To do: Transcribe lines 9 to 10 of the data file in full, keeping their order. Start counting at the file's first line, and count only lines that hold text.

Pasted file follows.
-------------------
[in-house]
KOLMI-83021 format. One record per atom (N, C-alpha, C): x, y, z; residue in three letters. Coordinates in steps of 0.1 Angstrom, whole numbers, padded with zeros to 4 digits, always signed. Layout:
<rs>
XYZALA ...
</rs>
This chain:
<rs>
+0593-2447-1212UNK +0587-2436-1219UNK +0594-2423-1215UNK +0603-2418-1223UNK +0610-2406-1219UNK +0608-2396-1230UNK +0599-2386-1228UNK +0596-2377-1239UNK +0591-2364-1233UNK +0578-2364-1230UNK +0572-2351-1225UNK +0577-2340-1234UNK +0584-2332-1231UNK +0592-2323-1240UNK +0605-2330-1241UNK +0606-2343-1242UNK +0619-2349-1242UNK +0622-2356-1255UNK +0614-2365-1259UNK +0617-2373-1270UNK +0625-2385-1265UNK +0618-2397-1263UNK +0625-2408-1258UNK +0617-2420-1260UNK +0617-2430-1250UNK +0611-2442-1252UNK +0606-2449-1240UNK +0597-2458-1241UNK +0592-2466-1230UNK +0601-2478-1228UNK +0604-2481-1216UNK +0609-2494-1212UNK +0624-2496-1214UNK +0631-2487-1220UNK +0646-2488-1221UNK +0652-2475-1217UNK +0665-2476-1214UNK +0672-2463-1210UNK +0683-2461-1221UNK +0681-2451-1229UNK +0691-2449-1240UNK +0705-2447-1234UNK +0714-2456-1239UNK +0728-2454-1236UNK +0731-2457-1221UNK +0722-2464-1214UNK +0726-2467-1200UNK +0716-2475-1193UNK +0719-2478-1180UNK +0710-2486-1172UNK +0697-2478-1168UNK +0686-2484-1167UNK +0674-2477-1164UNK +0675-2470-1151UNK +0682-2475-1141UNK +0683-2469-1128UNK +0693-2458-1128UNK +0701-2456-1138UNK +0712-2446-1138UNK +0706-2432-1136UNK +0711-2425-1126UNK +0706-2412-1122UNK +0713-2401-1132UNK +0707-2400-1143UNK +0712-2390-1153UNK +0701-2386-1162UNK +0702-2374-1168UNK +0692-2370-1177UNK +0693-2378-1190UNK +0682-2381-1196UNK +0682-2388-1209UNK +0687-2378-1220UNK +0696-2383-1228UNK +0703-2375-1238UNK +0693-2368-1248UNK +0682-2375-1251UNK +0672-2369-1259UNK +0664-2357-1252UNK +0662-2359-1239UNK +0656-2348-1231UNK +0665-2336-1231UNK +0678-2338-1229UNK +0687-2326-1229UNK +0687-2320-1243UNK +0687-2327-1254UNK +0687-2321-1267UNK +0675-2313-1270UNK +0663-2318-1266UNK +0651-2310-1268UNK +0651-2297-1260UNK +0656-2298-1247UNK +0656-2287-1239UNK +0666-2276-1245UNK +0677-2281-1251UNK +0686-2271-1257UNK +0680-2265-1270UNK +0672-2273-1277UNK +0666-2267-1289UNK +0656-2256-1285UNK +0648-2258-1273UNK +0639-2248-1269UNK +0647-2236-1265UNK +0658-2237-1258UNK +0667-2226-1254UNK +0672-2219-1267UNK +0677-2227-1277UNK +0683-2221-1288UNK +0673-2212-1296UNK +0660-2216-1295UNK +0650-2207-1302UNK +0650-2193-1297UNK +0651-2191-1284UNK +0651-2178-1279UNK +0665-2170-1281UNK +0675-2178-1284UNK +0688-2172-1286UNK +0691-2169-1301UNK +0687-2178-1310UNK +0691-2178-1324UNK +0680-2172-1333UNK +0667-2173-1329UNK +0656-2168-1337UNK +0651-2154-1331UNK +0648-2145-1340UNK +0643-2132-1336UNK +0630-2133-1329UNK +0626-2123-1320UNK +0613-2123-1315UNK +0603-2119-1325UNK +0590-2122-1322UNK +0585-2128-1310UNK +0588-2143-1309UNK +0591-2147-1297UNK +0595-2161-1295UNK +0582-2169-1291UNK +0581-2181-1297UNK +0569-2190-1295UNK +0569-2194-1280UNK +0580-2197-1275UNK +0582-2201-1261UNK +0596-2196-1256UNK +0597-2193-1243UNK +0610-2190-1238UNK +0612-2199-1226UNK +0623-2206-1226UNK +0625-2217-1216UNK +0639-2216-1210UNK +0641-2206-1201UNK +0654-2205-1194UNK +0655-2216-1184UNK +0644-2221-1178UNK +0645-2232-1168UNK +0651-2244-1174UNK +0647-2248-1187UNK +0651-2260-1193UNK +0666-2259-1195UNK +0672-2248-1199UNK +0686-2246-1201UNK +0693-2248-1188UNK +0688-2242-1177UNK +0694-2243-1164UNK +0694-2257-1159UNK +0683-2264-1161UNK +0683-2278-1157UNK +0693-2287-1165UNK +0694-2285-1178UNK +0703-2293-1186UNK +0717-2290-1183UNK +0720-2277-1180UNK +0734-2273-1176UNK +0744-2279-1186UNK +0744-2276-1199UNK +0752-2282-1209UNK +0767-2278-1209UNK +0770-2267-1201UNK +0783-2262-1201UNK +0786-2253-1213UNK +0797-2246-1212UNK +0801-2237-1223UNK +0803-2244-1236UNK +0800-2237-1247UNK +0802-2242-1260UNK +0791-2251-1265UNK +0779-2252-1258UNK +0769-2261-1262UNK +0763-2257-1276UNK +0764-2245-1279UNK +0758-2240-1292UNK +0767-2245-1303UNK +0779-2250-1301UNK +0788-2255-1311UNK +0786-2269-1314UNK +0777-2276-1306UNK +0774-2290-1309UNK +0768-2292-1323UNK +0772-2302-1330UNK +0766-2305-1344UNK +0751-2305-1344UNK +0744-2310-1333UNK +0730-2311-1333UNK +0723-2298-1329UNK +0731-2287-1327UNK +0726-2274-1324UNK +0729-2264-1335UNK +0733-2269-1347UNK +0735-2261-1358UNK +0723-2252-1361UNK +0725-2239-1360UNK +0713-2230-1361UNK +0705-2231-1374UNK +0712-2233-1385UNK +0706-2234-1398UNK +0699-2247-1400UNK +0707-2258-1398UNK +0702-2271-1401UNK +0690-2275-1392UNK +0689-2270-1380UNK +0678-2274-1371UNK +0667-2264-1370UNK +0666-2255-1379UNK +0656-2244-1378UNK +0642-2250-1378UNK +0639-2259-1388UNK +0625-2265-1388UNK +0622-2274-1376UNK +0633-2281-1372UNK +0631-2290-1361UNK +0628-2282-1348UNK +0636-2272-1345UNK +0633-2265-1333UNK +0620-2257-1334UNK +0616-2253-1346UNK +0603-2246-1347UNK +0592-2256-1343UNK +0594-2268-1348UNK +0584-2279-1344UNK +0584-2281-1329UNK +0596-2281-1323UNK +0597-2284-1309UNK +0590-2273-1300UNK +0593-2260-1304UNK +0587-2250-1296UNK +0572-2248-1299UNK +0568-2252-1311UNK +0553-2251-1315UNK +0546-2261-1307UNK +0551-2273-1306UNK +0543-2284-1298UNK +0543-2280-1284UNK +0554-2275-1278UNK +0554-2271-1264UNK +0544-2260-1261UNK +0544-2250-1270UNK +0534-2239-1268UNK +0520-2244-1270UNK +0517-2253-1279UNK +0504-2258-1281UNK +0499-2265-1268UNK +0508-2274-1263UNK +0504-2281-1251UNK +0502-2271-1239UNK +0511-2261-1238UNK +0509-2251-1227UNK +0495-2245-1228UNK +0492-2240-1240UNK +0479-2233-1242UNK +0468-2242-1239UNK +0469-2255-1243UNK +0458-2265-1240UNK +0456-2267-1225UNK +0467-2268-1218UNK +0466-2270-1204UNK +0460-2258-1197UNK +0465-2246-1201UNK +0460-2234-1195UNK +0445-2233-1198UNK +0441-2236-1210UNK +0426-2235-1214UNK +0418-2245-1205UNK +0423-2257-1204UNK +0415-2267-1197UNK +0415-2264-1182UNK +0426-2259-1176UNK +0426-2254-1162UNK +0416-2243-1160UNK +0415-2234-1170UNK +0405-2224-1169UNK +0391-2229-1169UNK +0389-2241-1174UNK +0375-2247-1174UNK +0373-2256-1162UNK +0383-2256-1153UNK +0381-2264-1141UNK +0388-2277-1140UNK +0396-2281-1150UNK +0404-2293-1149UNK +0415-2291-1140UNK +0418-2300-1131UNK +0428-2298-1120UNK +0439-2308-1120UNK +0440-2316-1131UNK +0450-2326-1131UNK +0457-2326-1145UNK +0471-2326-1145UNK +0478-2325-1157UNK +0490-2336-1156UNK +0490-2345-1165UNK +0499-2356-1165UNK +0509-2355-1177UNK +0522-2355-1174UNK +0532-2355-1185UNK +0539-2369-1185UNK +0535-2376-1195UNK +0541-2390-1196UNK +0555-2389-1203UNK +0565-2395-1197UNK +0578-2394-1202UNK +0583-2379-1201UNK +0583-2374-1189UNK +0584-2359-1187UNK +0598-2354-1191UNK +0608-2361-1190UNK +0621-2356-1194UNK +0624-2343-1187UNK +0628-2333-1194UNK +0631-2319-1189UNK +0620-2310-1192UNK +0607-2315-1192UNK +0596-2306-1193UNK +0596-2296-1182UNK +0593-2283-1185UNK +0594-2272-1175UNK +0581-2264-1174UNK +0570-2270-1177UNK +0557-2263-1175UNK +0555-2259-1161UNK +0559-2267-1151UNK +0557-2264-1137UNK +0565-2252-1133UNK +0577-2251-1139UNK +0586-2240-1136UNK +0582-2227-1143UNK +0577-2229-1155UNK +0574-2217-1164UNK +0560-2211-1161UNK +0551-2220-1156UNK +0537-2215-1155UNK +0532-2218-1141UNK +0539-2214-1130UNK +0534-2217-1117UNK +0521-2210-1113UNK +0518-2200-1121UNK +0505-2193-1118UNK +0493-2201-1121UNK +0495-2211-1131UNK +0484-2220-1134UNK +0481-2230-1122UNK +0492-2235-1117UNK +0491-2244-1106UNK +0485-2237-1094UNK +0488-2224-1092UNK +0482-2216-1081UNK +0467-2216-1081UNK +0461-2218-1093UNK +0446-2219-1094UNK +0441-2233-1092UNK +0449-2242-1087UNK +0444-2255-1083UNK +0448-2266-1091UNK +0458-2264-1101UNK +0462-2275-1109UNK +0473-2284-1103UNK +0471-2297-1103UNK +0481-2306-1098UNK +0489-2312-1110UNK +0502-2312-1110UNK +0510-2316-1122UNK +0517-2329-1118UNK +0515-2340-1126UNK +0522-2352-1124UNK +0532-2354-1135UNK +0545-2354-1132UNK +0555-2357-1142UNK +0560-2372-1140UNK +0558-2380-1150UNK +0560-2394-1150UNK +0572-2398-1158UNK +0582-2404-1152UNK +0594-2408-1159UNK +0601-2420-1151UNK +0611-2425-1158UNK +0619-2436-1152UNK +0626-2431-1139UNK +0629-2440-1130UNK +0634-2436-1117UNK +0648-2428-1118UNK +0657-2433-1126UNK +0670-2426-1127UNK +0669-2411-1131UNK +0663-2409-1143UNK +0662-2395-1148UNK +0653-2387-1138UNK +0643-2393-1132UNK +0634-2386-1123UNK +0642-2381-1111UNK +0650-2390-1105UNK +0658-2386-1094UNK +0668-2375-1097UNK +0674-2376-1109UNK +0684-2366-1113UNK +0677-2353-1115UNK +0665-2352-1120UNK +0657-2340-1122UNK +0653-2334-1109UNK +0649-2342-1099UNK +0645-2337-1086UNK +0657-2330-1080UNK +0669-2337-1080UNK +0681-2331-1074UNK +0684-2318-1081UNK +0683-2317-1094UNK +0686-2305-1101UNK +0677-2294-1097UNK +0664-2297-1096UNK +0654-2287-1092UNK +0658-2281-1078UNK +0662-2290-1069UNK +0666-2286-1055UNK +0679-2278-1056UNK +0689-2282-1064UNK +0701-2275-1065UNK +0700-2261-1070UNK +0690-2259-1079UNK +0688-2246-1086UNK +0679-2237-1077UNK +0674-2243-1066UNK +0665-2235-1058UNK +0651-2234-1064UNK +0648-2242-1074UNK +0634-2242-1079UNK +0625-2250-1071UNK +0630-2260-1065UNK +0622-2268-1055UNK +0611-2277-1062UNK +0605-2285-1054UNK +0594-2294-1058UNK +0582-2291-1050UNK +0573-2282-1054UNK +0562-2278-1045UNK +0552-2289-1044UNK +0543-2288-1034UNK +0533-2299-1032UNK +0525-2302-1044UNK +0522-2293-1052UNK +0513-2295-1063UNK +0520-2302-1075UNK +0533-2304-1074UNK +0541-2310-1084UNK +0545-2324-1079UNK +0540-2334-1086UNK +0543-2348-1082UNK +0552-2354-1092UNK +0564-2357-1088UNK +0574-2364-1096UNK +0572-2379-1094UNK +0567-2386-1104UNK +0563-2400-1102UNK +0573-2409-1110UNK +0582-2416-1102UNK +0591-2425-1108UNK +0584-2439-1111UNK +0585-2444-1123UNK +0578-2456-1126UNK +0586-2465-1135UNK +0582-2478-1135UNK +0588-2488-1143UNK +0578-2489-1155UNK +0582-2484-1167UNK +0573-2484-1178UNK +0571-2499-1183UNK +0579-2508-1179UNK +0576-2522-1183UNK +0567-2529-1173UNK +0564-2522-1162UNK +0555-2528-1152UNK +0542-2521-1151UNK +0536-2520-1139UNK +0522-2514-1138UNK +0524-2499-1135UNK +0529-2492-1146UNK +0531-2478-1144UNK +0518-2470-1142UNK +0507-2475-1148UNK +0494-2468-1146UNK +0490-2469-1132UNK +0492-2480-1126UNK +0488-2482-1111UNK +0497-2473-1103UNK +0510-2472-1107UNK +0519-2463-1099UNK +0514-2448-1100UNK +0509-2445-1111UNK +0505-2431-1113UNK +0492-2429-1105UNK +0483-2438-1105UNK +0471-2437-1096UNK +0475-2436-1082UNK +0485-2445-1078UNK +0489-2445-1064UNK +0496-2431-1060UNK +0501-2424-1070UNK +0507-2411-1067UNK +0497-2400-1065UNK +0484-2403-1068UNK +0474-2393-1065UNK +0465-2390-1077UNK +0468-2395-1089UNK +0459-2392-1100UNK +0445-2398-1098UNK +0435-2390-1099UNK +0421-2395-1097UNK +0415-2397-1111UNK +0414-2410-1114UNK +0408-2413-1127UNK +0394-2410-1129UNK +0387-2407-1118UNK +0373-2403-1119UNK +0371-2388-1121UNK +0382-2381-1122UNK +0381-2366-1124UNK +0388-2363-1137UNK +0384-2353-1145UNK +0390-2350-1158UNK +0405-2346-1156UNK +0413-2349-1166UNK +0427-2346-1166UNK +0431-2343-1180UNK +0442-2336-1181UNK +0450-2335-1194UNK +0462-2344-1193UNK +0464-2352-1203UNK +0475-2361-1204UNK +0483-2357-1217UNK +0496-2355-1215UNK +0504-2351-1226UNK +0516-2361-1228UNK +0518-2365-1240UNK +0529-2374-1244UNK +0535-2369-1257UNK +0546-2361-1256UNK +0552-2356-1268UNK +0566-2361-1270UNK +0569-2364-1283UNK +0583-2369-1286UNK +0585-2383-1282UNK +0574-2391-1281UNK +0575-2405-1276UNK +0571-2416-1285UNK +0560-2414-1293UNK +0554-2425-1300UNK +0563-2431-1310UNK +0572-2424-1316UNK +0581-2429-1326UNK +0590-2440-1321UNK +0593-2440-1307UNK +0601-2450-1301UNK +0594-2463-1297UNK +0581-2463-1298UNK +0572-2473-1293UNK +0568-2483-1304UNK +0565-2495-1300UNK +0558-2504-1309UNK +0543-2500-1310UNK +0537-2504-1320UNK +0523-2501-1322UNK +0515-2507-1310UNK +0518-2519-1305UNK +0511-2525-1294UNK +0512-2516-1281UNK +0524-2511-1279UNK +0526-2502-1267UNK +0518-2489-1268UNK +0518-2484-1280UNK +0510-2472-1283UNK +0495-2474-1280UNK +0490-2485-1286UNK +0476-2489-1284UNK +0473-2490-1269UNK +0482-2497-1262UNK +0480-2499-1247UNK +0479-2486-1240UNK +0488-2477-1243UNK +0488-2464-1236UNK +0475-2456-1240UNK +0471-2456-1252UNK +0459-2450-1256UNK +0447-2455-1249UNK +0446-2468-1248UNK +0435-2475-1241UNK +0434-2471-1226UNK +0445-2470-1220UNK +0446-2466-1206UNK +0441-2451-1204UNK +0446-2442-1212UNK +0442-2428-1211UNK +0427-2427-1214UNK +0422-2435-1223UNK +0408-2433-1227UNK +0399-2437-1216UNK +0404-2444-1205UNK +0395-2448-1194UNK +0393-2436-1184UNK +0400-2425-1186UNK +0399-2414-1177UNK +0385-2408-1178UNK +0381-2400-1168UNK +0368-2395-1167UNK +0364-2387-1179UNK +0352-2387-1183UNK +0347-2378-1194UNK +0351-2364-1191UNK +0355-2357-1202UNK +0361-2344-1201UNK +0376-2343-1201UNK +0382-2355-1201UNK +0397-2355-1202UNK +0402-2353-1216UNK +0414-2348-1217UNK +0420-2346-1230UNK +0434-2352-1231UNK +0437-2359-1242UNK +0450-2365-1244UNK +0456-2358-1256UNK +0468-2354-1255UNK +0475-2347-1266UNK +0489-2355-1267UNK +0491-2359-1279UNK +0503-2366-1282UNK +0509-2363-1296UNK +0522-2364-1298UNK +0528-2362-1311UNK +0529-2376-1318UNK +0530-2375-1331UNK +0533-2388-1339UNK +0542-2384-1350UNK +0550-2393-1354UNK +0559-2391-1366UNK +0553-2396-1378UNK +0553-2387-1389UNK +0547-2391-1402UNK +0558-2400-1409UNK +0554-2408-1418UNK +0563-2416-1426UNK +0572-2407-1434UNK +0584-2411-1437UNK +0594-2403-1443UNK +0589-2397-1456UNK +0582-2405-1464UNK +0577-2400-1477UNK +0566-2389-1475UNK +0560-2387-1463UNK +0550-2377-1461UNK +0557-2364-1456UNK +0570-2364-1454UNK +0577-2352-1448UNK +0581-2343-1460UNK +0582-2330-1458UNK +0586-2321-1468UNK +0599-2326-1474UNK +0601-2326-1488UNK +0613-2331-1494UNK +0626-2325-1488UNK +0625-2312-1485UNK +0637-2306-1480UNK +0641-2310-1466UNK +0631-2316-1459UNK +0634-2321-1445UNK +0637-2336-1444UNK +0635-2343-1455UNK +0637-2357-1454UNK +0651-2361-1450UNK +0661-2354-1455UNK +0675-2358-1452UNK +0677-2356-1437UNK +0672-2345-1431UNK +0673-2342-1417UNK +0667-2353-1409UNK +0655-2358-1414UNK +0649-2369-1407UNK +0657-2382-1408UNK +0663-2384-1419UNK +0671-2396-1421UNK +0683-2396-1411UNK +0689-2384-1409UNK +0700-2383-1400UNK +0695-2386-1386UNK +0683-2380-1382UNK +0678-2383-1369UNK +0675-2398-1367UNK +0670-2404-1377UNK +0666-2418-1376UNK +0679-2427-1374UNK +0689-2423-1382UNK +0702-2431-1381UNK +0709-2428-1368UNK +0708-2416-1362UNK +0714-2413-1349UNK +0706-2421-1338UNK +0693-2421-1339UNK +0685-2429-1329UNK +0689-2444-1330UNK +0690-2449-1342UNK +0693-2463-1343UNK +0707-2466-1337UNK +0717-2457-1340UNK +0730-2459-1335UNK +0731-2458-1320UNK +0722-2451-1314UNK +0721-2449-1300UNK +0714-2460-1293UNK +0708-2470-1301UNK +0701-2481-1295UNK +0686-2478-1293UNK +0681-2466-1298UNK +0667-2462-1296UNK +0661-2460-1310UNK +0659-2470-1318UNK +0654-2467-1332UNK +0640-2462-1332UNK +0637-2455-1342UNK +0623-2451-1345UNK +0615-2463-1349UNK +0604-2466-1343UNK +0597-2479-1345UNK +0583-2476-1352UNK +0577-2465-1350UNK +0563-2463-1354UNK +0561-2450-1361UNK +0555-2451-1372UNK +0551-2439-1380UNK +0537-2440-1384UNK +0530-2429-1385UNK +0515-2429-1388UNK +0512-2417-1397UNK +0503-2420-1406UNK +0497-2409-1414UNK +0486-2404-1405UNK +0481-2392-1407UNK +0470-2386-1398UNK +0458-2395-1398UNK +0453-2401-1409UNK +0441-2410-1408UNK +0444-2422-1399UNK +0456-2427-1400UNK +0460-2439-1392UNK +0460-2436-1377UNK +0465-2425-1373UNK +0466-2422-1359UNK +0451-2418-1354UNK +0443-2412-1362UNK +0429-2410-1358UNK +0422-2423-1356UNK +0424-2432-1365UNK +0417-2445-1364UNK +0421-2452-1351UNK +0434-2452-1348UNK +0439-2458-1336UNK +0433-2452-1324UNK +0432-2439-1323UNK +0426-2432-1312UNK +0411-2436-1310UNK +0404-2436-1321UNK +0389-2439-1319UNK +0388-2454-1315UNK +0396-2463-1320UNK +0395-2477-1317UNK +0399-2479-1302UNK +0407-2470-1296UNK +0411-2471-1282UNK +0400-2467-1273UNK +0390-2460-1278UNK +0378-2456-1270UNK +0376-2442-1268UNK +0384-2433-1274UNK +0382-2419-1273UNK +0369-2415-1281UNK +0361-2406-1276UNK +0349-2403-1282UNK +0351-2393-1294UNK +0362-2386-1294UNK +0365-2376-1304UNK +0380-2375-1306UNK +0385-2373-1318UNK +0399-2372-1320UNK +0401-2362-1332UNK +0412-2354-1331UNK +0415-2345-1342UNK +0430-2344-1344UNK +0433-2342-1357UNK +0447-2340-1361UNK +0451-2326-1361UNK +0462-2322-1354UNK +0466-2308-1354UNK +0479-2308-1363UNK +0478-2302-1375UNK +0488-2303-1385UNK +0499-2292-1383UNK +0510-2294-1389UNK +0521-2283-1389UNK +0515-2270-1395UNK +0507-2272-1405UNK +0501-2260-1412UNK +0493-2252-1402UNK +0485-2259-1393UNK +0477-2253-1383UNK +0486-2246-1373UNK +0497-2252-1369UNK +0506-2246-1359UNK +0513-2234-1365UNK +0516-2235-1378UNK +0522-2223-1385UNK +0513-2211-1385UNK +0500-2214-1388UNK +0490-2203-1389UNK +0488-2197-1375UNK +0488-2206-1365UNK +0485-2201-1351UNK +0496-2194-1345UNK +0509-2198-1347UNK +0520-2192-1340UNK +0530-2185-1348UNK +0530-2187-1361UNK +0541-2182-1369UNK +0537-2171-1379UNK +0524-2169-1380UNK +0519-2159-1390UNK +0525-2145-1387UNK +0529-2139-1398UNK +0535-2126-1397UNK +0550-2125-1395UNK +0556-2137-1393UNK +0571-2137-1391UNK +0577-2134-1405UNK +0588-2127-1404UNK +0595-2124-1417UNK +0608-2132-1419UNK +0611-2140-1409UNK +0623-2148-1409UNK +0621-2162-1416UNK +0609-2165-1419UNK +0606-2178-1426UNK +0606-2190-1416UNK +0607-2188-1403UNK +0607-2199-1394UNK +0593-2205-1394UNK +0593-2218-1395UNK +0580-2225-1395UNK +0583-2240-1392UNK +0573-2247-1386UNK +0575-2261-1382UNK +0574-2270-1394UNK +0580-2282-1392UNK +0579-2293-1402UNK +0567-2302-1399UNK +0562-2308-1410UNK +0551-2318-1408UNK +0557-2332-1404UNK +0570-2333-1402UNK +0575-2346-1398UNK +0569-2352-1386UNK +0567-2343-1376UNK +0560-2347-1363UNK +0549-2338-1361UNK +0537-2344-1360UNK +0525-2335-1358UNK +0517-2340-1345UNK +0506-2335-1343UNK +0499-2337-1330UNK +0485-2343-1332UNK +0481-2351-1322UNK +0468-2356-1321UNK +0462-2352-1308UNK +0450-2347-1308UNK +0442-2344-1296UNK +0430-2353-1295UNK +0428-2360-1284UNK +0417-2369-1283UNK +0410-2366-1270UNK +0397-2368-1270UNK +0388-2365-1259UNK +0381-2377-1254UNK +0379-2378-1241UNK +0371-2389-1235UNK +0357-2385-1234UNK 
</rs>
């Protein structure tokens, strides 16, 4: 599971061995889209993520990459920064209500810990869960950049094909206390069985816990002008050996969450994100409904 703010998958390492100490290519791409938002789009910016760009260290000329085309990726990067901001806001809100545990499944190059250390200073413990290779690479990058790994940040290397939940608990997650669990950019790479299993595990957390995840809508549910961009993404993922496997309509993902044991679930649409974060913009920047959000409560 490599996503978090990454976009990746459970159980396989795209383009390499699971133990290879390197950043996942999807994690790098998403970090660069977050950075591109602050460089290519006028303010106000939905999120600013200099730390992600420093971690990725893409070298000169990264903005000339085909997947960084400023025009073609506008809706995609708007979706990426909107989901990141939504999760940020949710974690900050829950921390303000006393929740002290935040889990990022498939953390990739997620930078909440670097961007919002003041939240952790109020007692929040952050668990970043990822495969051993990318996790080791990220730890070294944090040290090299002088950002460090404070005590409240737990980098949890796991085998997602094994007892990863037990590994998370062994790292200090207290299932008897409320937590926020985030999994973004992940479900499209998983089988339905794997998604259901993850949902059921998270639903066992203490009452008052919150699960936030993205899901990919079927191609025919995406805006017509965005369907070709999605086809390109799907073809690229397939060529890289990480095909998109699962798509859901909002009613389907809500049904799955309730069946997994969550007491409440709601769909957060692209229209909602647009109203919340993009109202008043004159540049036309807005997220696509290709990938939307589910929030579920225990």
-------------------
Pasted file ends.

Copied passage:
</rs>
């Protein structure tokens, strides 16, 4: 599971061995889209993520990459920064209500810990869960950049094909206390069985816990002008050996969450994100409904 703010998958390492100490290519791409938002789009910016760009260290000329085309990726990067901001806001809100545990499944190059250390200073413990290779690479990058790994940040290397939940608990997650669990950019790479299993595990957390995840809508549910961009993404993922496997309509993902044991679930649409974060913009920047959000409560 490599996503978090990454976009990746459970159980396989795209383009390499699971133990290879390197950043996942999807994690790098998403970090660069977050950075591109602050460089290519006028303010106000939905999120600013200099730390992600420093971690990725893409070298000169990264903005000339085909997947960084400023025009073609506008809706995609708007979706990426909107989901990141939504999760940020949710974690900050829950921390303000006393929740002290935040889990990022498939953390990739997620930078909440670097961007919002003041939240952790109020007692929040952050668990970043990822495969051993990318996790080791990220730890070294944090040290090299002088950002460090404070005590409240737990980098949890796991085998997602094994007892990863037990590994998370062994790292200090207290299932008897409320937590926020985030999994973004992940479900499209998983089988339905794997998604259901993850949902059921998270639903066992203490009452008052919150699960936030993205899901990919079927191609025919995406805006017509965005369907070709999605086809390109799907073809690229397939060529890289990480095909998109699962798509859901909002009613389907809500049904799955309730069946997994969550007491409440709601769909957060692209229209909602647009109203919340993009109202008043004159540049036309807005997220696509290709990938939307589910929030579920225990």